Meanwhile, on the ties between the Honduras and Paraguay coups

I have a short piece about Paraguay in today's Latin American Advisor, sandwiched (along with Joy Olson, suddenly a champion of Latin American democracy) between golpista Paraguayan Senator and Monologue member Sebastián Acha and John F. Maisto, mealy-mouthed former U.S. ambassador to the OAS, Nicaragua and Venezuela and Advisor board member. An English translation of an article published in El Clarín lays it out in somewhat greater detail, asking: Paraguay, Another Honduras?

On the crazy front, Good Couper Marco Cáceres publishes this piece of idiocy on his blog: Lugo Ousting in Paraguay No Coup in which the author (someone you've never heard of) argues (never mind due process) that Lugo's ouster was legal and so not a coup:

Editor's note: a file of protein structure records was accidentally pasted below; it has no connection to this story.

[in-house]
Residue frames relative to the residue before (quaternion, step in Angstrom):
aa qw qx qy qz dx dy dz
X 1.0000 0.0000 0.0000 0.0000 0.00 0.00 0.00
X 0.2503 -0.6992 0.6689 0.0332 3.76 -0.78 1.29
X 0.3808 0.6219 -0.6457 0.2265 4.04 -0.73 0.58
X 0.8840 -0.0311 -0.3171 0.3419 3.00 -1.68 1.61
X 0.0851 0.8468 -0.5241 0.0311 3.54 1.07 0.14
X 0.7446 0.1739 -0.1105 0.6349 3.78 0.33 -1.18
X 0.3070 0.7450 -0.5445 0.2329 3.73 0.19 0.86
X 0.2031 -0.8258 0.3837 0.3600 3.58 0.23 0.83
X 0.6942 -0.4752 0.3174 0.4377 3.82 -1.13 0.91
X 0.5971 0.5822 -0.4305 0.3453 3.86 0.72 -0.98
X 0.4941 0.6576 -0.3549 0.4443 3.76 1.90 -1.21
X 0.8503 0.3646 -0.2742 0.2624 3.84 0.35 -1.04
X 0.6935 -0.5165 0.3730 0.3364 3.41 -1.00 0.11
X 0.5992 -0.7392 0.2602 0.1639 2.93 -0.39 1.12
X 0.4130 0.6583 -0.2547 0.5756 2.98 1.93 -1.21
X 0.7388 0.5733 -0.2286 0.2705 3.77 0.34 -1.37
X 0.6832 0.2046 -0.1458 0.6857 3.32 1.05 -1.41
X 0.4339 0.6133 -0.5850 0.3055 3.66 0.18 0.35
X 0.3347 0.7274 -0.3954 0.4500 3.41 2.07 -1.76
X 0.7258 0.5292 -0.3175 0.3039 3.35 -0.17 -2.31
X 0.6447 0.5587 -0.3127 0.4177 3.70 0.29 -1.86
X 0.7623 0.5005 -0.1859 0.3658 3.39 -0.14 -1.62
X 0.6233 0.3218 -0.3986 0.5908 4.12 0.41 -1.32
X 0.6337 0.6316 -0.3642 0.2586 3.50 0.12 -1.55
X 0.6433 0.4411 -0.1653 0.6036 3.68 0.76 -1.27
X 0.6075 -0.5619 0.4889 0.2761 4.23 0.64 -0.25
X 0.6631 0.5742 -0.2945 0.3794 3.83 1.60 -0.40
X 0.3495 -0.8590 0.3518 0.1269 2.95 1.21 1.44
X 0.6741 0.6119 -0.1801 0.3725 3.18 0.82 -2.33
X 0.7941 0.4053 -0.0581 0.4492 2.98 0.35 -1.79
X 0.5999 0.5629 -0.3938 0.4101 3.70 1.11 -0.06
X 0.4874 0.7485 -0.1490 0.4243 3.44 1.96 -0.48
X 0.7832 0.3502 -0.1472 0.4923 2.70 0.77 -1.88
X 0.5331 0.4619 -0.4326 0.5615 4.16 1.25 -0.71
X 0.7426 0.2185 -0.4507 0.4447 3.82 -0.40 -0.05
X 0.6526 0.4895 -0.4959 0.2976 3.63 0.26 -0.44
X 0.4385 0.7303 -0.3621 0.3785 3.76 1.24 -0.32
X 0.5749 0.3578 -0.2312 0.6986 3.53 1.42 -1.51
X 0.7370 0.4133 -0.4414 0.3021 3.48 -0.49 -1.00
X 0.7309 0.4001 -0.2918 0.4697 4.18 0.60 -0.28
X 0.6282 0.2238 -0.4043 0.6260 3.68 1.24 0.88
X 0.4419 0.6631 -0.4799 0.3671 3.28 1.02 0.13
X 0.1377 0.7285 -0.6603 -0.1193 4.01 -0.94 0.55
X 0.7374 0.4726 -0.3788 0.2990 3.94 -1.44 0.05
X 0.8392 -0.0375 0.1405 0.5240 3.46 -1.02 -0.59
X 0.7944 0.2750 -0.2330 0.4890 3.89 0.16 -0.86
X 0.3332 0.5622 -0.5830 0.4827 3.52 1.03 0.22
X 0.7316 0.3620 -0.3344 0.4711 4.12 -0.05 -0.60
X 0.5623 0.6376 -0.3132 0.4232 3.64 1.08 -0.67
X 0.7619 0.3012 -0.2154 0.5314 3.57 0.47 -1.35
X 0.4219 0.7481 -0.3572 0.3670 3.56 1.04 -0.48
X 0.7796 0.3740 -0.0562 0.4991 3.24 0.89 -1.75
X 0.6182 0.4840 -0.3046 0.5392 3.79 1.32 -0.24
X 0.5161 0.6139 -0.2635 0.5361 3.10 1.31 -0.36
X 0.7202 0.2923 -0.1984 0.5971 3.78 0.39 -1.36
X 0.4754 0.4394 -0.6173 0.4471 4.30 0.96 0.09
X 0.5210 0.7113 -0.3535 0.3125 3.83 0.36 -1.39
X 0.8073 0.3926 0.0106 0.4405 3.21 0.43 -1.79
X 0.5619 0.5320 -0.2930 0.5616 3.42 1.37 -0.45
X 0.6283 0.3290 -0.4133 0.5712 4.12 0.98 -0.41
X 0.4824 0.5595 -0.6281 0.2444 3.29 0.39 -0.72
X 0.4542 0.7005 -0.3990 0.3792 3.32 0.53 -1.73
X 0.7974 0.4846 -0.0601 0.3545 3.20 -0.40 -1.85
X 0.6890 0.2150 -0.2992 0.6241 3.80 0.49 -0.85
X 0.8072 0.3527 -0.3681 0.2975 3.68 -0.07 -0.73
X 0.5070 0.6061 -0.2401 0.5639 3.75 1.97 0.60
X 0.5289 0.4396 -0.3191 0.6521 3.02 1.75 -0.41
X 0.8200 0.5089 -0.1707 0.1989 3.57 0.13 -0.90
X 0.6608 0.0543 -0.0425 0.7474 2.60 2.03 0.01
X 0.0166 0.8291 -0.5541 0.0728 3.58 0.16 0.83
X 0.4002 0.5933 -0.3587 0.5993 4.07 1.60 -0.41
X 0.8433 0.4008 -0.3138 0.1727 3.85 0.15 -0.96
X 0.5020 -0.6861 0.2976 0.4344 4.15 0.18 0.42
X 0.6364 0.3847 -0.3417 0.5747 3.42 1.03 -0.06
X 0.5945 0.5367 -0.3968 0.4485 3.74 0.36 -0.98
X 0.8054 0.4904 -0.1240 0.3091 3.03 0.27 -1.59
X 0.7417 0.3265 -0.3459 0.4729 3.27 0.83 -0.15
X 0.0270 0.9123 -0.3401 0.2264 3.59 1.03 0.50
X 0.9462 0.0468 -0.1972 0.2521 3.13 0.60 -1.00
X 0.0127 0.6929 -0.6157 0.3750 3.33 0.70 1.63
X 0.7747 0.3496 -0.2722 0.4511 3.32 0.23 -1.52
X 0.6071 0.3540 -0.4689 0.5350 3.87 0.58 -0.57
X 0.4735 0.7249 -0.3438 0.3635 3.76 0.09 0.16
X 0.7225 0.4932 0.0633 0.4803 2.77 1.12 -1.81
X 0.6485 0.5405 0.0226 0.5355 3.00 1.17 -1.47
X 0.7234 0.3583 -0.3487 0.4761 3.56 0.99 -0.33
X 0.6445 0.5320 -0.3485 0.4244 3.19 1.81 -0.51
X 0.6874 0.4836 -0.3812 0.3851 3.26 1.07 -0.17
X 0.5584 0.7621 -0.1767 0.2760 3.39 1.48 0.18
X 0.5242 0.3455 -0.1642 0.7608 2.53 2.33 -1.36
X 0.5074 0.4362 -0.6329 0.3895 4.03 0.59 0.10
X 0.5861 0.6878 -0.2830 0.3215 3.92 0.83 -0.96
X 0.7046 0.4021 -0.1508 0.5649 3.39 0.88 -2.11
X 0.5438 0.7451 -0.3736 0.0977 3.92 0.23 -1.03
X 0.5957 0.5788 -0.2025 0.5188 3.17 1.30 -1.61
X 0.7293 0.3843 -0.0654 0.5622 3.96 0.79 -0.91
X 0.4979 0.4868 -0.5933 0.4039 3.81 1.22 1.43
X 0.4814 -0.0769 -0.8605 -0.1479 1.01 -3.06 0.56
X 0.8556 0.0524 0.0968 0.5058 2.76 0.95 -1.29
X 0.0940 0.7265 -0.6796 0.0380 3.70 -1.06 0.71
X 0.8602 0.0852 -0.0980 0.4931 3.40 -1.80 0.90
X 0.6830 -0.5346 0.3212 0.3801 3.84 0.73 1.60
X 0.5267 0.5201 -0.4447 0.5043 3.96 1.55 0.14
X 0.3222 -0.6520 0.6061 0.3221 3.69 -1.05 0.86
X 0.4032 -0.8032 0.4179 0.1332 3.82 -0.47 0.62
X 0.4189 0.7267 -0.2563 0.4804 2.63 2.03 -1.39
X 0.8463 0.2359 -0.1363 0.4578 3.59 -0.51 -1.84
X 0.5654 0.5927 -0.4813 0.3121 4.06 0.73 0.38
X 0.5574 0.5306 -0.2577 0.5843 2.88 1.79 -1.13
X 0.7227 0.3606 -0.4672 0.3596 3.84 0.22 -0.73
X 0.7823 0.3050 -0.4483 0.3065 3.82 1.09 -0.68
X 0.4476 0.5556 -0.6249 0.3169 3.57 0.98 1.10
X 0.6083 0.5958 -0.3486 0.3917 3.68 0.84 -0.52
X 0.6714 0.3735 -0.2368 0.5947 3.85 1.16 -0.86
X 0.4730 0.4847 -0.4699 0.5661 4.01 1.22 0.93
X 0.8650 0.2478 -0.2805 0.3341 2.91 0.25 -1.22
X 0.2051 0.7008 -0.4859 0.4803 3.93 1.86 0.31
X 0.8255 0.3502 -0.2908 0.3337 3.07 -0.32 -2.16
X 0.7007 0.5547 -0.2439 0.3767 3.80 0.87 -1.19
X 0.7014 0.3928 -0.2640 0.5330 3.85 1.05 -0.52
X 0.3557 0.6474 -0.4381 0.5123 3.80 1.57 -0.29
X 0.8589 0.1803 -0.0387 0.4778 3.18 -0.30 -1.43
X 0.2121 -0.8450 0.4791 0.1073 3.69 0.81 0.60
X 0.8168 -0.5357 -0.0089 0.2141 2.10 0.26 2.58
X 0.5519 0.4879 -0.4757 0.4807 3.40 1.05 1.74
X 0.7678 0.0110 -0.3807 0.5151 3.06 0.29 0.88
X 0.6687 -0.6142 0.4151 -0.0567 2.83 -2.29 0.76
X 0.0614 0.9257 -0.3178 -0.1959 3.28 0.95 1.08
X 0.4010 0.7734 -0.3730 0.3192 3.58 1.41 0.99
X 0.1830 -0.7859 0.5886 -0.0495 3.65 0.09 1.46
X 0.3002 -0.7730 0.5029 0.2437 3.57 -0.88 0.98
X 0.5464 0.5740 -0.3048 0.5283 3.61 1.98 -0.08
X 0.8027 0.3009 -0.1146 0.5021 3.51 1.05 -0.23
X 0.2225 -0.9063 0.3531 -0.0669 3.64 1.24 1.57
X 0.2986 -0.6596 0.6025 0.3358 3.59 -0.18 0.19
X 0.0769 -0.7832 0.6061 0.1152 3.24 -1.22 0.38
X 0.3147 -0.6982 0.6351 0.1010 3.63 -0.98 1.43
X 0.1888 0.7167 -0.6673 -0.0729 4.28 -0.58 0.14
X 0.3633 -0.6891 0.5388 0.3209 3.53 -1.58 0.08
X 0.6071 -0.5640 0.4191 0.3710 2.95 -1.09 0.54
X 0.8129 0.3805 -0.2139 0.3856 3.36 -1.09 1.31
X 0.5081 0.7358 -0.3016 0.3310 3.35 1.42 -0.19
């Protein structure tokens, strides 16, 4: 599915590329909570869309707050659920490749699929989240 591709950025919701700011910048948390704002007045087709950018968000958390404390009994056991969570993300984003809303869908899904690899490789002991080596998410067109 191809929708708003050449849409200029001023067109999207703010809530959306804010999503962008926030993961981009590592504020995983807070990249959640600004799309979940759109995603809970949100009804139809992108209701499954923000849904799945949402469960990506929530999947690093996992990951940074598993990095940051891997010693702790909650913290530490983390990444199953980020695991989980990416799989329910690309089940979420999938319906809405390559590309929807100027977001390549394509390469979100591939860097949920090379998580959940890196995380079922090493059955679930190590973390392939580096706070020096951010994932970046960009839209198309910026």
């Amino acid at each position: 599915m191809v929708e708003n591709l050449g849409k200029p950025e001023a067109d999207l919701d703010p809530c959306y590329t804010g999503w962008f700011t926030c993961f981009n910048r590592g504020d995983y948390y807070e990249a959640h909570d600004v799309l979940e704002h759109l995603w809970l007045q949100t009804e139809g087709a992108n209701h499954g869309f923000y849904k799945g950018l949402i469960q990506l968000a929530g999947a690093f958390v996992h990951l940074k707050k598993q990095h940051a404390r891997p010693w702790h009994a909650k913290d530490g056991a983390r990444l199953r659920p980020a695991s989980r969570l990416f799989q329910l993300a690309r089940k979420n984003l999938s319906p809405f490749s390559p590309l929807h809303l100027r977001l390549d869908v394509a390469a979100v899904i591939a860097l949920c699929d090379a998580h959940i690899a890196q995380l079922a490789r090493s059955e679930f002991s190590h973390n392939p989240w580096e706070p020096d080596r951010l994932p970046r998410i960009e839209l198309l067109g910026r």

Not everything that is undemocratic is a coup. Saying an event is not a coup does not make it fully democratic. There is a middle ground between "democracy" and "coup" that we're forced to deal with in this hemisphere on a daily basis.

What balance! What middle ground. So reasonable.

And Michael Shifter, while maintaining a clear position regarding lack of due process, uses the Paraguayan coup to legitimate the Honduran coup, asserting counterfactually that [Zelaya had committed] "a clear violation of constitutional order" in El Comercio:

Se ha comparado el caso con el de Honduras. ¿Ve usted relación?

El mejor equivalente probablemente sea el de Abdalá Bucaram en Ecuador. En 1997
fue separado por incapacidad mental en un acto donde el Congreso tuvo mucho que ver.
Lo de Honduras fue muy diferente y una violación clara del orden constitucional.